It’s not open source yet, but it will be and Troy lays out his thinking and the process in this excellent write-up. Since HIBP’s data is both sensitive and the entire point of the software, there will be special consideration taken with it:
I need to really clearly break this part of the discussion out because whilst open sourcing the code base is one thing, how the data is handled is quite another. There’s no way to sugar coat this so I’ll just lay it out bluntly: HIBP only exists due to a whole bunch of criminal activity resulting in data that’s ultimately ended up in my possession.
Then there’s the privacy side of it all: my own personal data is in those breaches and your data almost certainly is too because there are literally billions of people that have been impacted by data breaches. Regardless of how broadly that information is circling, I still need to ensure the same privacy controls prevail across the breach data itself even as the code base becomes more transparent. That’s non-trivial. Doable, but non-trivial.
Nadia Eghbal is back and this time she’s talking with us about her new book Working in Public. If you’re an old school listener you might remember the podcast we produced with Nadia and Mikeal Rogers called Request for Commits. If you weren’t listening then, or can’t remember…don’t worry…the back catalog of Request for Commits is still online and subscribe-able via all the podcast ways. That podcast is still getting listens to this very day!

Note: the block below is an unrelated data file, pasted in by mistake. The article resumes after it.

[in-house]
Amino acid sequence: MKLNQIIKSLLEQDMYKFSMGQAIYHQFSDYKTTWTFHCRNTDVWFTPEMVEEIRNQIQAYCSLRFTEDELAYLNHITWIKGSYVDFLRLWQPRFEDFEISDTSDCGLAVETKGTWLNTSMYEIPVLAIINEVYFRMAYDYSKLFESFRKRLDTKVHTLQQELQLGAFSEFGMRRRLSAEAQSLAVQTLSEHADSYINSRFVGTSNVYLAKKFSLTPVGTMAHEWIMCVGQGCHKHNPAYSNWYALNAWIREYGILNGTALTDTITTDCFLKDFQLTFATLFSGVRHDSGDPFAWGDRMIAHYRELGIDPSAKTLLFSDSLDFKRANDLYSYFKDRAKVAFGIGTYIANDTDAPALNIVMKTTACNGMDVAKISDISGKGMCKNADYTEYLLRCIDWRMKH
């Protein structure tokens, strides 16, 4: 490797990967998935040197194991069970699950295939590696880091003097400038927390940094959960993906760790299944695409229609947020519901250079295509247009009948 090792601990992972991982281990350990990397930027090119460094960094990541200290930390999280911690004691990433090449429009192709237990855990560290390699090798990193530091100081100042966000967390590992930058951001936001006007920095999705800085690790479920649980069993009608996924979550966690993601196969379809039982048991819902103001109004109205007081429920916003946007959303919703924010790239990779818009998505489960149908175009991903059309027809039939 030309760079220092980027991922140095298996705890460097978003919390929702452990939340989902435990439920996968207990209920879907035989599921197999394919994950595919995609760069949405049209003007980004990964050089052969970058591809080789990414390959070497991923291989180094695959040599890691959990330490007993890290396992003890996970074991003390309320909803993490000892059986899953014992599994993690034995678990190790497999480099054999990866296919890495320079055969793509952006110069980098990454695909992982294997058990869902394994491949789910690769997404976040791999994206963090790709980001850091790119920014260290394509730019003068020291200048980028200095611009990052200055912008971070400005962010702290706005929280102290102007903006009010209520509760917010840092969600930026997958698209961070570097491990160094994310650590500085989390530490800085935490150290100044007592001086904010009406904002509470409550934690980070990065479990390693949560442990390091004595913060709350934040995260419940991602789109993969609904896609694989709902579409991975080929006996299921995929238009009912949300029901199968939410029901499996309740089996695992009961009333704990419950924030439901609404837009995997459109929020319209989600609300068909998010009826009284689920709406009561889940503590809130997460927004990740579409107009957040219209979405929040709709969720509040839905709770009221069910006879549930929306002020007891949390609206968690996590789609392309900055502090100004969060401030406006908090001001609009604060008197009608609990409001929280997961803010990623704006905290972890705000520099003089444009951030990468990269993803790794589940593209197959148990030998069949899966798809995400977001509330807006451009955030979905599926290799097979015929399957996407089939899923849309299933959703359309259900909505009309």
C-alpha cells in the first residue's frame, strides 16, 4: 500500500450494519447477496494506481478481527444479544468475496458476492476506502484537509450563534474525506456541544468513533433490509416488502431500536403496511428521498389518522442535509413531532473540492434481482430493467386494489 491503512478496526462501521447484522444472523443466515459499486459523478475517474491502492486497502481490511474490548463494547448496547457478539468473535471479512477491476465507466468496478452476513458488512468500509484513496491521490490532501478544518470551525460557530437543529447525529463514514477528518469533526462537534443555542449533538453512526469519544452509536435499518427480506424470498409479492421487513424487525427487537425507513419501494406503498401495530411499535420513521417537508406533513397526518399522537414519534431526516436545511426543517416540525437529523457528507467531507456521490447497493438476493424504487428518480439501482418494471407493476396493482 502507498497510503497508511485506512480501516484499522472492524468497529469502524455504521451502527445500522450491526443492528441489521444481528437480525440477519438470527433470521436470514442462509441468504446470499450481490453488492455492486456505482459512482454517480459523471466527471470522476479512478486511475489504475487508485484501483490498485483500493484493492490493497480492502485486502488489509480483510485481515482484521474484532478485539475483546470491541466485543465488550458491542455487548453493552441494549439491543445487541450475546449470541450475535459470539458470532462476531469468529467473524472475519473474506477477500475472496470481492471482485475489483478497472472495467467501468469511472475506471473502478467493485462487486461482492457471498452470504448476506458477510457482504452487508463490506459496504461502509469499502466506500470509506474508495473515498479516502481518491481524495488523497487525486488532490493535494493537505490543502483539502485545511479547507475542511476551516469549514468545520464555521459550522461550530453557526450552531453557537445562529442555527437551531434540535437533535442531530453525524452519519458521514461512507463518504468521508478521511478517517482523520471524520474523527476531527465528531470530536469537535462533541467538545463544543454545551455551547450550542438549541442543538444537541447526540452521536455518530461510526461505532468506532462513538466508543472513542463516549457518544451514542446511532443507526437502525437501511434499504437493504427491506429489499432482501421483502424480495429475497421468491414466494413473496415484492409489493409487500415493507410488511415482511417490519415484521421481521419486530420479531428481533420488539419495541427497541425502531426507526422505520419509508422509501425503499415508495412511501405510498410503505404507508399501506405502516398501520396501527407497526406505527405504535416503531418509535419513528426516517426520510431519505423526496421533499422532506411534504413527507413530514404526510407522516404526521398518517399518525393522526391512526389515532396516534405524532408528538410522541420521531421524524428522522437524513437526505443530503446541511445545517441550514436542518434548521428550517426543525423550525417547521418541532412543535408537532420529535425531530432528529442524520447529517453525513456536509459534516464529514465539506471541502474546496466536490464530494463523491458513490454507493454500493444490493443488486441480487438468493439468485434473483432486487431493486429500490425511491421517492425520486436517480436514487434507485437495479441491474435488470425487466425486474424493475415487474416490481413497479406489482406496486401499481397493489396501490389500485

Obviously we go way back with Nadia…and having a chance to now talk with her through all the details of her new book Working in Public, this was a milestone for this show and Jerod and I. We talked through the reasons she wrote the book in the first place, Nadia’s thoughts on the future of the internet and the connection of creators to the platforms they build their followings on, and we also talk about the health of projects and communities and the challenges we face internet-at-large as well as right here in our backyard in the open source community.